NAIROBI, Kenya — Opposition supporters hurled stones, overturned kiosks and set them ablaze Thursday, but riot police beat them back with tear gas and water cannons in another day of tribally charged chaos after Kenya's disputed presidential election.
Opposition leaders were forced to call off what had been billed as a "million-man march" after police and soldiers blocked access to Uhuru Park, a large public plaza whose name means "freedom" in Swahili. But supporters vowed to continue violent protests until the president, Mwai Kibaki, stepped down for allegedly stealing last week's election.
There were few deaths reported in the protests. But Kenya was slipping deeper into uncertainty as Kibaki and challenger Raila Odinga rejected international calls for a political compromise to end the worst ethnic bloodletting in decades in this once-stable African nation.
In Washington, the State Department announced that Jendayi Frazer, the assistant secretary of state for Africa, will fly to Kenya to meet Kibaki and Odinga.
Kibaki claimed a second five-year term despite credible reports of fraud in the ballot count from the vote Dec. 27. The outcome has sparked a nationwide wave of violence directed mainly at Kibaki's tribe, the Kikuyu, whose control over politics and business long has fueled resentment among many of Kenya's 41 other tribes.
Human rights groups say that Odinga supporters — including many from his own tribe, the Luo — are killing Kikuyus. The death toll so far is 300, according to estimates by rights groups, and 200,000 people have been forced to flee their homes, the Kenya Red Cross Society said.
Archbishop Desmond Tutu of South Africa, a Nobel peace laureate, arrived in Kenya to serve as a mediator. He said after talks with Odinga that Odinga was willing to negotiate.
In public, however, Odinga continued to call for Kibaki's resignation.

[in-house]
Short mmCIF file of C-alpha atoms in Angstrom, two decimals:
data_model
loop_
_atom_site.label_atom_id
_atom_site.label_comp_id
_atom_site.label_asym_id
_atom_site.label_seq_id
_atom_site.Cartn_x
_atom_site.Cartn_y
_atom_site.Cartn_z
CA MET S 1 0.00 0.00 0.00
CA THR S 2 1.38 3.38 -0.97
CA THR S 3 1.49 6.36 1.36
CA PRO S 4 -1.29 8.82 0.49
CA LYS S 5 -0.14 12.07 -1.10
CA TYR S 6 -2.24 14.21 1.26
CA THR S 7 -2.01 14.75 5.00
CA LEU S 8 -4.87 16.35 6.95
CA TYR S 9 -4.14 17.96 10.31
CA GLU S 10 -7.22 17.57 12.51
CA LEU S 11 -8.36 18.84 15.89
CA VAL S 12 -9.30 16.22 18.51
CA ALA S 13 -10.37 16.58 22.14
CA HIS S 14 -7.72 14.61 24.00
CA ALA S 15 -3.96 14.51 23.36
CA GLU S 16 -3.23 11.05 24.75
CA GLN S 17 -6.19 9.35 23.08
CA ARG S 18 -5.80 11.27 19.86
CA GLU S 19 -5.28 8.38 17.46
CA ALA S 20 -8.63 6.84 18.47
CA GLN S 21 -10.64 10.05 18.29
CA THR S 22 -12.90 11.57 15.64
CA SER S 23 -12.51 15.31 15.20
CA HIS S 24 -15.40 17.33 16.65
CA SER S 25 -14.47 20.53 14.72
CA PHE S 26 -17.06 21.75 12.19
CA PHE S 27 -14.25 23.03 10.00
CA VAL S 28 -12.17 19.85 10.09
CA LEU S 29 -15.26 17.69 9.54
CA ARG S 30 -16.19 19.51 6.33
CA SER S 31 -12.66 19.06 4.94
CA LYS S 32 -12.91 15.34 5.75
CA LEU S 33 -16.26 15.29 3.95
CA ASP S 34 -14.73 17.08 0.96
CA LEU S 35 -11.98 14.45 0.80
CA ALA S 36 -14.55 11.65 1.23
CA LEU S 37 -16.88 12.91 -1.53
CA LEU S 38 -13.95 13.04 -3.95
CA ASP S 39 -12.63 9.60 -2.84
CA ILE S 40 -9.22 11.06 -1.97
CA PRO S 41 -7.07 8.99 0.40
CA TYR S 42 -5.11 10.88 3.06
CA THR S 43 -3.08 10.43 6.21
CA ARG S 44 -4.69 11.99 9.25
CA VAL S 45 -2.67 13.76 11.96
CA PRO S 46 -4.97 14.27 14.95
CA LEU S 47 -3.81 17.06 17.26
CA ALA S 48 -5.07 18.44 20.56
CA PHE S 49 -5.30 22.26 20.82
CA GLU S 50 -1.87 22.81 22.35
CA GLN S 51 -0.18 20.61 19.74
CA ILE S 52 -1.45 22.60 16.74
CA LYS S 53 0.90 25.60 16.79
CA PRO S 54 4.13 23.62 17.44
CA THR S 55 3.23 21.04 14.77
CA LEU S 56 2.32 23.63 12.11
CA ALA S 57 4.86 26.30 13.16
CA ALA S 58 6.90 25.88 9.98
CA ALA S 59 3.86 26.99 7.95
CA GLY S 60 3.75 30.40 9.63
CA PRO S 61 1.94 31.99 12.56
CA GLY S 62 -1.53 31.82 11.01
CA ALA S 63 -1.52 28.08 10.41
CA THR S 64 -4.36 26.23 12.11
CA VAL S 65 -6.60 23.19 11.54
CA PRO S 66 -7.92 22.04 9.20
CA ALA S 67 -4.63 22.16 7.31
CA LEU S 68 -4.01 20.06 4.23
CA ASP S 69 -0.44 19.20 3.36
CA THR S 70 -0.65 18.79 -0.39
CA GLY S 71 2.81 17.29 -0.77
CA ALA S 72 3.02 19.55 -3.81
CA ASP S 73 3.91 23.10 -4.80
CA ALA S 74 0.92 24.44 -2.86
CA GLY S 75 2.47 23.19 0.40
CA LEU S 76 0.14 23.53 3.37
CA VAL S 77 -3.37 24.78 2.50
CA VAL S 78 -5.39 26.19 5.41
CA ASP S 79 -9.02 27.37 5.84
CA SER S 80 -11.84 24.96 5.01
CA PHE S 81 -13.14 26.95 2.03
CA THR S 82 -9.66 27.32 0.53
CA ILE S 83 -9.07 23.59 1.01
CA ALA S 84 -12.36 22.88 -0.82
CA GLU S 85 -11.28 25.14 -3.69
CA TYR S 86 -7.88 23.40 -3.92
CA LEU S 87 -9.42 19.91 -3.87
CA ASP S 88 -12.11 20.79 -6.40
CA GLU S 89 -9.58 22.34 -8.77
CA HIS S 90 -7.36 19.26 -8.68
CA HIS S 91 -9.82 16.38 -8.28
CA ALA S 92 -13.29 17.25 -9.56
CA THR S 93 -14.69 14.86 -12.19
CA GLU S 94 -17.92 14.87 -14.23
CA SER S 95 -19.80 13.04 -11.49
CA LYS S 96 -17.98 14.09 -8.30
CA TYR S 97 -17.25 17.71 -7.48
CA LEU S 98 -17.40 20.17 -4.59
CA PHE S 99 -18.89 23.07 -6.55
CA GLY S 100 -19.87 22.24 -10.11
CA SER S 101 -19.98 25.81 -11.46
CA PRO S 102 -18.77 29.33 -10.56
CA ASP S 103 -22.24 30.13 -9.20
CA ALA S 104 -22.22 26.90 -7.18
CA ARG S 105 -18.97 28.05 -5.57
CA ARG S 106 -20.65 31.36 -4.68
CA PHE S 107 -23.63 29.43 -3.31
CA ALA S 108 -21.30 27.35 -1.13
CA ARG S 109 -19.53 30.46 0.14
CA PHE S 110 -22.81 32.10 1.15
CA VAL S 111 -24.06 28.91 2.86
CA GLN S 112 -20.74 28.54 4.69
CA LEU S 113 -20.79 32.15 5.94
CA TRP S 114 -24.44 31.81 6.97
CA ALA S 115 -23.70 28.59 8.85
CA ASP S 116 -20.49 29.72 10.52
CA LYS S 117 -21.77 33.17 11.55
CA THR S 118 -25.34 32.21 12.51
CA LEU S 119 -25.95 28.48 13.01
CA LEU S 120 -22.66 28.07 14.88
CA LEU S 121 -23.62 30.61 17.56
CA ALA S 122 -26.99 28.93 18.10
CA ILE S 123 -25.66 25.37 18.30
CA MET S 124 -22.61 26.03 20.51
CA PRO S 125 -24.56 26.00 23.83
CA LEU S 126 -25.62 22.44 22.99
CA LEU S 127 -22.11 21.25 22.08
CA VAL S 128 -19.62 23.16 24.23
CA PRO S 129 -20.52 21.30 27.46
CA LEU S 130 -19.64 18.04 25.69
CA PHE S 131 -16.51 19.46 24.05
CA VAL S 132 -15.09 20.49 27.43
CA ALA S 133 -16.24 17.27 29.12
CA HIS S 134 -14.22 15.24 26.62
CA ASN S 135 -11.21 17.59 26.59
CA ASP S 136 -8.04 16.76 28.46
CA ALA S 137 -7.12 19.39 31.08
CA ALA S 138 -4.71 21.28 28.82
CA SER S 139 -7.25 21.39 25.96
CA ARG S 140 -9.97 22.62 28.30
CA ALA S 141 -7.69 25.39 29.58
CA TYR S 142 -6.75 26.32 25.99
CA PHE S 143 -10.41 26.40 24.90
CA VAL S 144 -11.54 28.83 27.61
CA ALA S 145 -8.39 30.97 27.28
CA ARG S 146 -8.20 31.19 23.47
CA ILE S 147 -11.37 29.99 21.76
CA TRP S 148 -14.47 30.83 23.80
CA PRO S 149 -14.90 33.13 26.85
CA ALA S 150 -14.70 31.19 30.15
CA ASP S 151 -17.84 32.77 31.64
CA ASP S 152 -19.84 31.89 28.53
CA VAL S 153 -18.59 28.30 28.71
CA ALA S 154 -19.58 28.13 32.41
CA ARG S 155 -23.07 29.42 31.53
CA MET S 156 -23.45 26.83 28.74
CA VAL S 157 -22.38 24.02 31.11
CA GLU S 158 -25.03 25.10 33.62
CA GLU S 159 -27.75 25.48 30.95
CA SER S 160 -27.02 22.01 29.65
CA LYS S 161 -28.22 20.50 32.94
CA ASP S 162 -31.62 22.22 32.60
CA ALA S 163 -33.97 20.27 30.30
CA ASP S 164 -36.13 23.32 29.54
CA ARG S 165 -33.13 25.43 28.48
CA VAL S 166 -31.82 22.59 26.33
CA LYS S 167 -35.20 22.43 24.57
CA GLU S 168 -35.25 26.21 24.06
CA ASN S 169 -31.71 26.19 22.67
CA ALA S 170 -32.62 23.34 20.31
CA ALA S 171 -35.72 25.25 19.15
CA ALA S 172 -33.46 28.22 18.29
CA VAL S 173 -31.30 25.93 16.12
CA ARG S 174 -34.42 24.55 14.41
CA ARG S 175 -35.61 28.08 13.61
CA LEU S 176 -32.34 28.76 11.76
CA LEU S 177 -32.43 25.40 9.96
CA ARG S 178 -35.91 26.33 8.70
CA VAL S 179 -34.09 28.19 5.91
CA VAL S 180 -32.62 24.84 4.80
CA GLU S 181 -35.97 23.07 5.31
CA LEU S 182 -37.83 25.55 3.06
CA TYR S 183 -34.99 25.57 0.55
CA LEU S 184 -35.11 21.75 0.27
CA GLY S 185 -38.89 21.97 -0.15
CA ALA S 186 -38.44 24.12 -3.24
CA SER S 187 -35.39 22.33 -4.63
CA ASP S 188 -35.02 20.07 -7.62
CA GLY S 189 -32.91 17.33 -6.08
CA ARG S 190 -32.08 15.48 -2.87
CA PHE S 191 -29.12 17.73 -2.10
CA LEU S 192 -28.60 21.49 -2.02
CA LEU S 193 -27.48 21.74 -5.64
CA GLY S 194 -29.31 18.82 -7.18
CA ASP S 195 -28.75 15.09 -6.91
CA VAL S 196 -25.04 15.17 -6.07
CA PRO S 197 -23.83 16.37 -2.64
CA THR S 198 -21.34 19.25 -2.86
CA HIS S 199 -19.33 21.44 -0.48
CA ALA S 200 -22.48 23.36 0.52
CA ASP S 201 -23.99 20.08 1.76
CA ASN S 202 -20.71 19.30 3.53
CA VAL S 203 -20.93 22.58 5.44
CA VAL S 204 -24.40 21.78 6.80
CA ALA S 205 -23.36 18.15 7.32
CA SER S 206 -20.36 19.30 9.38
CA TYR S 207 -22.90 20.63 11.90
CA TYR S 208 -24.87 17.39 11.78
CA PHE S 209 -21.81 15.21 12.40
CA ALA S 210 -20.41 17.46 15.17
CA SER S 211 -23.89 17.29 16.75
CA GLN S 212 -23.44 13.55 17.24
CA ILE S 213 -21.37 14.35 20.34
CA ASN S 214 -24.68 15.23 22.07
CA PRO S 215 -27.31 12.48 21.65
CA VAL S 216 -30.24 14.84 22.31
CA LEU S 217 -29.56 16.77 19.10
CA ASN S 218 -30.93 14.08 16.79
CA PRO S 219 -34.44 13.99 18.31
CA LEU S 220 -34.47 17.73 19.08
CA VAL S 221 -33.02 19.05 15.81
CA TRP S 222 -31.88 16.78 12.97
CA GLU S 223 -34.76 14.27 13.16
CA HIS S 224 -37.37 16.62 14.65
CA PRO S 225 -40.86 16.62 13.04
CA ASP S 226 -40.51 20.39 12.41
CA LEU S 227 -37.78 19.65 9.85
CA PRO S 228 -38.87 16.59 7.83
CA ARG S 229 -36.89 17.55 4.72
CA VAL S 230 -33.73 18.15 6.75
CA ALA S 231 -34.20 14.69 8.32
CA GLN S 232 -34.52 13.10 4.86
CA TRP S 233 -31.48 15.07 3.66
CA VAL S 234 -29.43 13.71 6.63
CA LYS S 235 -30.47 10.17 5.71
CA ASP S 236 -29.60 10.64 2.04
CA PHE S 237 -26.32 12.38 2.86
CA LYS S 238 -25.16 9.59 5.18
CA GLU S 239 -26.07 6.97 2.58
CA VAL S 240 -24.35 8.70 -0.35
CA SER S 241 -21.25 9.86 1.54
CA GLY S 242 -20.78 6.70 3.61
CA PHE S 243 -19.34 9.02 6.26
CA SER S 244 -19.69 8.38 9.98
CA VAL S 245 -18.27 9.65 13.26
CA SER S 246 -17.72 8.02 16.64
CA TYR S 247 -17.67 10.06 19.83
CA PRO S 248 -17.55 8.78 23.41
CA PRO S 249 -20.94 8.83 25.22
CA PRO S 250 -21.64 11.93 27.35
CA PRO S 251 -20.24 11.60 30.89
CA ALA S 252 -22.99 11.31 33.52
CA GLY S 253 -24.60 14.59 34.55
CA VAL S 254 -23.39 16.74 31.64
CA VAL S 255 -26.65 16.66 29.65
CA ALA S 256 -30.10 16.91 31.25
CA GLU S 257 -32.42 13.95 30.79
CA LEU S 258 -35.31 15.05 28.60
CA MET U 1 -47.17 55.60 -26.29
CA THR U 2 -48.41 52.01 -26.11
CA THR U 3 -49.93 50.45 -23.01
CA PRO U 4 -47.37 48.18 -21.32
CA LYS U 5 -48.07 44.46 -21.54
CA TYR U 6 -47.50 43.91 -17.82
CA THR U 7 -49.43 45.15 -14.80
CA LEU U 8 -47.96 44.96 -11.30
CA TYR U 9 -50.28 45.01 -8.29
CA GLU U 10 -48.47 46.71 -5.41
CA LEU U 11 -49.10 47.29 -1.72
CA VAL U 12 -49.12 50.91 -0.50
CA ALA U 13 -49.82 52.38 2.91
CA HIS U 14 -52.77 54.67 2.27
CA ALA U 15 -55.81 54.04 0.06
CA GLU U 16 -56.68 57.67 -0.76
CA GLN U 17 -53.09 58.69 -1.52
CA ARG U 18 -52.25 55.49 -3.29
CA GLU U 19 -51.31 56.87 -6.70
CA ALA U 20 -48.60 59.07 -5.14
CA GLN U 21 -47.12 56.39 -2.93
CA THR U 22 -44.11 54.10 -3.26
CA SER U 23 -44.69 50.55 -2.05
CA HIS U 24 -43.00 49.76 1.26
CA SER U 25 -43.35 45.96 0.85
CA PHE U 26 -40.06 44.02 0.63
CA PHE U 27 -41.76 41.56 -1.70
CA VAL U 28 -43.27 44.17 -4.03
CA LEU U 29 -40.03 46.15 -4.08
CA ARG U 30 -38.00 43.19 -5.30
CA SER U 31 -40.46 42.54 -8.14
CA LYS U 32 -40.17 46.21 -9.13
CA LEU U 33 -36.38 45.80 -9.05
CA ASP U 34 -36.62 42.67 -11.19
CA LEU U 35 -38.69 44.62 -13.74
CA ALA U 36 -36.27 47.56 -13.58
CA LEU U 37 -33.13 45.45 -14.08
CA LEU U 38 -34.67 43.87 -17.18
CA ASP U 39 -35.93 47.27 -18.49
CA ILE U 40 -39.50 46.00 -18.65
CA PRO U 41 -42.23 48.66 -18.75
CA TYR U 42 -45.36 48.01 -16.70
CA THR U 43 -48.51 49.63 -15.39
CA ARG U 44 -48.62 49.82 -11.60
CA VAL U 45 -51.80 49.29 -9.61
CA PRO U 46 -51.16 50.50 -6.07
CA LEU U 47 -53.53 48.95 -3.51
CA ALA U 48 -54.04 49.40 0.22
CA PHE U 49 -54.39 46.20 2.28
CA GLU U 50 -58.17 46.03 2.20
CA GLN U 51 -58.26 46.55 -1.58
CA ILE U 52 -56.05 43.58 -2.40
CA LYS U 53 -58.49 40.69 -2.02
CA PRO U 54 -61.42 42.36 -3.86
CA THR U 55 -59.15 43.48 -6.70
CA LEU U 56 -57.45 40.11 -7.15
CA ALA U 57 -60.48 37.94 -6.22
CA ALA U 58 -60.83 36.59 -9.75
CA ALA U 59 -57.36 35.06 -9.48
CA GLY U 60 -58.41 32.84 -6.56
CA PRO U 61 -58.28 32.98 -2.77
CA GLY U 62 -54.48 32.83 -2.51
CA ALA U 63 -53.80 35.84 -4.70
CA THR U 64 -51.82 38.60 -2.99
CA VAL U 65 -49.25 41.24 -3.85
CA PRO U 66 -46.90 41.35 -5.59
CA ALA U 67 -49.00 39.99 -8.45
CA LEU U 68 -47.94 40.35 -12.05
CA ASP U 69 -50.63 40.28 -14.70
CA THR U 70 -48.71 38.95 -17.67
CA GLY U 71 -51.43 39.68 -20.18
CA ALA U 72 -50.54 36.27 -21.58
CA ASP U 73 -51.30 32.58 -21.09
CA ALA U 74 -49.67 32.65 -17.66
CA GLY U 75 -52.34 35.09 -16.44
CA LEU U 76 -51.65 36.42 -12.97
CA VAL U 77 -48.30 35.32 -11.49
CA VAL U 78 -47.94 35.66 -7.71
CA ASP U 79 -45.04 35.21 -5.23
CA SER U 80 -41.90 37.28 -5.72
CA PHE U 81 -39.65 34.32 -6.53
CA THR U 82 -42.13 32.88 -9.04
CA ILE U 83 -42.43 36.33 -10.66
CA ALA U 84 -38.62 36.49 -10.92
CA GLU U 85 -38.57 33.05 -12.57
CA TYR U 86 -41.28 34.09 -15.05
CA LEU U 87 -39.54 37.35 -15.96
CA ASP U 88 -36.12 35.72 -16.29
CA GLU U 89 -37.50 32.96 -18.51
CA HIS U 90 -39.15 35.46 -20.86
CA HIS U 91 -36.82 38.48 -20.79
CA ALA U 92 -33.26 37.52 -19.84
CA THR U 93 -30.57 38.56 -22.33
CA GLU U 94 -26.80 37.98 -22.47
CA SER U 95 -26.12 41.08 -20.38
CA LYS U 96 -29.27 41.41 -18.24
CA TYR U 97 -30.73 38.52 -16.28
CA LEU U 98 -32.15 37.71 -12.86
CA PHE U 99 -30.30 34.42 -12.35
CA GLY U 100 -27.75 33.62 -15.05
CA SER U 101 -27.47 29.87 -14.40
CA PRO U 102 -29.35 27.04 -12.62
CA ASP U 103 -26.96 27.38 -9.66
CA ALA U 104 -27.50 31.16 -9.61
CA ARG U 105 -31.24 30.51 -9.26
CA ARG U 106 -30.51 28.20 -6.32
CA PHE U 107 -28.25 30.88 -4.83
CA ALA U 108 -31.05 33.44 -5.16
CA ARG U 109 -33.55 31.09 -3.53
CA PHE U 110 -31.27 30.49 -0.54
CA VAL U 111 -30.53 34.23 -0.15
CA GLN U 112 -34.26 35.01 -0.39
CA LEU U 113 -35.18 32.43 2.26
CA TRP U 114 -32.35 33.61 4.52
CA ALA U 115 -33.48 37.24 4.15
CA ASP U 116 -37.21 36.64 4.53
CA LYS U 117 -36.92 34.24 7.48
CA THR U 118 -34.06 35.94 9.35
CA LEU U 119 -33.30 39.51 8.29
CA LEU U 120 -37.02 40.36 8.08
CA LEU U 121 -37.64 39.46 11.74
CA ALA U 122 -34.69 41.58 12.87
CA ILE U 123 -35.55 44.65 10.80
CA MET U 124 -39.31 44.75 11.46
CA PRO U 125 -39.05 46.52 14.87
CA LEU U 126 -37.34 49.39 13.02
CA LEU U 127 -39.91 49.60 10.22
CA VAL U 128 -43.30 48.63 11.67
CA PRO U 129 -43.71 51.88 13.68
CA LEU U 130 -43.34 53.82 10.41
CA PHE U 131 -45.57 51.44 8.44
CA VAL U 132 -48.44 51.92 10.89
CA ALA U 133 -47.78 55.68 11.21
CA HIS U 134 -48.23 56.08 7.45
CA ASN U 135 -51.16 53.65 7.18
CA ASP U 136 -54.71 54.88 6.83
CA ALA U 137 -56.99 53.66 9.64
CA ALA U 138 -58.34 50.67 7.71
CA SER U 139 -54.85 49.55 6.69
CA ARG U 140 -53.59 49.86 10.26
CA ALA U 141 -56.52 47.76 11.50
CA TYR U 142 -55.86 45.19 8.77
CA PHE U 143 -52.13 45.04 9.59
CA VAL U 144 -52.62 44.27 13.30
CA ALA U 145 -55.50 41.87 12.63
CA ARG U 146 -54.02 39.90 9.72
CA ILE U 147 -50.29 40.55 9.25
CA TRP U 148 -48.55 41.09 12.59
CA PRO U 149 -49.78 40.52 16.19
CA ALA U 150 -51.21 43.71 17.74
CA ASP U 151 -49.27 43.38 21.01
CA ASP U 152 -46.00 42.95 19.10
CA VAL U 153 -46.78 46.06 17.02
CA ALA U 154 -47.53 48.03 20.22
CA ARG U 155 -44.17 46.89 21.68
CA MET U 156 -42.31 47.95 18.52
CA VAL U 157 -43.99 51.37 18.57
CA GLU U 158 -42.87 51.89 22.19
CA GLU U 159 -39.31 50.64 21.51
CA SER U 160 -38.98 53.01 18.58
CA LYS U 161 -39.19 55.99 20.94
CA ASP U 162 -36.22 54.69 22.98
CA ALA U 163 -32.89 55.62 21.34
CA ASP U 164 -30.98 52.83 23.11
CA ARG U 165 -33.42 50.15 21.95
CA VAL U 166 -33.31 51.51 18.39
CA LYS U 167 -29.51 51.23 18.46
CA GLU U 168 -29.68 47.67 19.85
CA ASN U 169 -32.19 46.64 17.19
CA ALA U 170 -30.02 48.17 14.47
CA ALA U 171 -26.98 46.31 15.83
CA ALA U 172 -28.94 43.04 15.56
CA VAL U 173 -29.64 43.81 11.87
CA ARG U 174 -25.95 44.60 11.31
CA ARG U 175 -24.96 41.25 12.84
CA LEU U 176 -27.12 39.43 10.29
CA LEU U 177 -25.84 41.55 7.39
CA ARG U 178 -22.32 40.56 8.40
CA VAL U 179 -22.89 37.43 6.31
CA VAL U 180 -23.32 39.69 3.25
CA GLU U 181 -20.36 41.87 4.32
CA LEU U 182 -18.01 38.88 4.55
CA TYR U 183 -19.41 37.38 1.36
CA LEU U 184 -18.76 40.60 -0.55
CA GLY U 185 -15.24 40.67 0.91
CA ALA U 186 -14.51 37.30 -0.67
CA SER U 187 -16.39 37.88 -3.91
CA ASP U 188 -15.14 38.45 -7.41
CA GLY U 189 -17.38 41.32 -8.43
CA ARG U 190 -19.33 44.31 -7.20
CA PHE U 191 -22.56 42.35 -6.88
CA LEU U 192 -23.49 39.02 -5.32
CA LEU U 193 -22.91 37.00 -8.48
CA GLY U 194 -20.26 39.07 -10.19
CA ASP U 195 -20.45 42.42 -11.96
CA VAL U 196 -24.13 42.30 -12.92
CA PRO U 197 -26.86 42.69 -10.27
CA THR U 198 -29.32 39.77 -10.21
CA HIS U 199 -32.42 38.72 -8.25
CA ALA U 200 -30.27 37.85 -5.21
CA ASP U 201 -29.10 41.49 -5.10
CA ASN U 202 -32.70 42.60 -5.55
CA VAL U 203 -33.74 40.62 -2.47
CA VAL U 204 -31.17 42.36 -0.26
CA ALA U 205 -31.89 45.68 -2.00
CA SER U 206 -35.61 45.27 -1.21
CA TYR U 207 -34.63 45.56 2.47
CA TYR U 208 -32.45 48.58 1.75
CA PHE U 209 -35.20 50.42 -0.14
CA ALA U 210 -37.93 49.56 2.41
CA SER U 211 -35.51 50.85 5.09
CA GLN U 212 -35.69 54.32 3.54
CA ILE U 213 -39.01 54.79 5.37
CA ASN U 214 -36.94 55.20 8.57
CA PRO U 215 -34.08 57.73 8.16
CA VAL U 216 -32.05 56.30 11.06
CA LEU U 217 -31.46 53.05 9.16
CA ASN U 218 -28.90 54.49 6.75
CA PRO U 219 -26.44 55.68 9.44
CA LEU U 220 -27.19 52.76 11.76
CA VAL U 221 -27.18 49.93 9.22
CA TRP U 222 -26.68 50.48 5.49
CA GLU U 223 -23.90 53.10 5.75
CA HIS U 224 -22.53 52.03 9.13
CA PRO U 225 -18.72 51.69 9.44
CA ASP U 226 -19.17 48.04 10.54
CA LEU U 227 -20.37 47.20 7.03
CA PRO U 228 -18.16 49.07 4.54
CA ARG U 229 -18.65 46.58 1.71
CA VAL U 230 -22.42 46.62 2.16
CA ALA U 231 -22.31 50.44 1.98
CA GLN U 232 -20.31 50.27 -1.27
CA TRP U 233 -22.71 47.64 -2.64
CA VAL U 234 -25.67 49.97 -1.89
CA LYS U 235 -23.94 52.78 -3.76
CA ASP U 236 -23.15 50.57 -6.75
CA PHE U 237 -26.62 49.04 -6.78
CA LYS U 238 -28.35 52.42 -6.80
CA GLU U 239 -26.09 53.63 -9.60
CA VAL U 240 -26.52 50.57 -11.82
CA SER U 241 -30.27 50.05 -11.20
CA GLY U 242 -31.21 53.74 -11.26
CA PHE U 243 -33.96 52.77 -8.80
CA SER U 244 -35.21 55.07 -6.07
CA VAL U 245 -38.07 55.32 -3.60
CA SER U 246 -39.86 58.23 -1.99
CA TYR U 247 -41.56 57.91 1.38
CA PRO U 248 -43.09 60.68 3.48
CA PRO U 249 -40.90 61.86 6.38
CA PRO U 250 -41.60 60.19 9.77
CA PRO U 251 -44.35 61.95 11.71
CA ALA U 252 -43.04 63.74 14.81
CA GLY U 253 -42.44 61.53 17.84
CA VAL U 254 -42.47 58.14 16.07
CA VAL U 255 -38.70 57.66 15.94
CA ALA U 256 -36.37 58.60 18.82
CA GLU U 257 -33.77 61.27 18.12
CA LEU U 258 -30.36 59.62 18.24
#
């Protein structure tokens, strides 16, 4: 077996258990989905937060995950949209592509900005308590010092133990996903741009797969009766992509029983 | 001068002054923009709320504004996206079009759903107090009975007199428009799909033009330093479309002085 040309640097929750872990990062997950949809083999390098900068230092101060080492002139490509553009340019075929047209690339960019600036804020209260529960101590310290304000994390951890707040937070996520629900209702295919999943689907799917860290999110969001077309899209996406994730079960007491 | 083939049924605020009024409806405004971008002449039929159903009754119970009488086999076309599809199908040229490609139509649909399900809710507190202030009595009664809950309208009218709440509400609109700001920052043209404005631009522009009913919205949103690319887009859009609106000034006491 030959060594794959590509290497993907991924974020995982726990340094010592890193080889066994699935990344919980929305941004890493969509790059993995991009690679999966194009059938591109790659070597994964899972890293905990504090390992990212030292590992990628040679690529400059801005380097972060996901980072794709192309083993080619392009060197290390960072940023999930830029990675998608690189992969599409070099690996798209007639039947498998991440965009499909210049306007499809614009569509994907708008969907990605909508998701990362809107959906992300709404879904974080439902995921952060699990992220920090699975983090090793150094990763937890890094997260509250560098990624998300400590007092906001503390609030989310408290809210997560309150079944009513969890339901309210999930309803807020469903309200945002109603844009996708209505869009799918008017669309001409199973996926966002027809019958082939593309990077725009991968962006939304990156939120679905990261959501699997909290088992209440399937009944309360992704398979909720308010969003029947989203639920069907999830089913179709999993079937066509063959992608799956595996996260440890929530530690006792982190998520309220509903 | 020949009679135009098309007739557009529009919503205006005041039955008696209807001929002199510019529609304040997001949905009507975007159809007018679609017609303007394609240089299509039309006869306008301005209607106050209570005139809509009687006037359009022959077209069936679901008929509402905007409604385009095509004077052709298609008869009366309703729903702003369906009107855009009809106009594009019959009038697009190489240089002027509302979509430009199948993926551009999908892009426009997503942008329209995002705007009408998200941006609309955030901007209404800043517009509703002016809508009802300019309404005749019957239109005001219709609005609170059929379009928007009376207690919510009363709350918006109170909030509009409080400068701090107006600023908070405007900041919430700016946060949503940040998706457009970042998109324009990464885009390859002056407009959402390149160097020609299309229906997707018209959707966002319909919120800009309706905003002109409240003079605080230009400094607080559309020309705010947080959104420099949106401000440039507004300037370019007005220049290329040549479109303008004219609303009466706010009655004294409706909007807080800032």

"You want me to share power with a thief?" he said.
His claims of election fraud were bolstered by Kenya's attorney general, who called for an independent review of the results. Amos Wako, whom Kibaki's predecessor appointed, said "a proper tally . . . should be undertaken immediately on a priority basis by an agreed and independent person or body."
In Nairobi's ethnically mixed slum of Mathare, dozens of families are sleeping in the open air outside a police outpost, away from clashes between Kikuyus and Luos.
On Thursday morning, residents said, a mob of young Luo men rampaged through the fetid dirt alleyways, attacking Kikuyu women. Some Kikuyu men appeared and chased the Luos with machetes, caught one of them and hacked him in the head. A few hours later, his dead body was still lying in the dirt. His head had been crudely covered with bits of plastic and his shoes had been stolen, leaving dirty white socks covering his feet.
"Kibaki has all the nation's blood on his hands," said Mike Obutho, a 30-year-old Luo. "This is going to go on and on."
The crisis was beginning to squeeze neighboring countries, which rely on Kenya's roads to import fuel and other vital commodities from Mombasa, the most important port in East Africa. Fuel supplies are dangerously low in Uganda and Burundi, and neighboring Rwanda has begun rationing, officials said.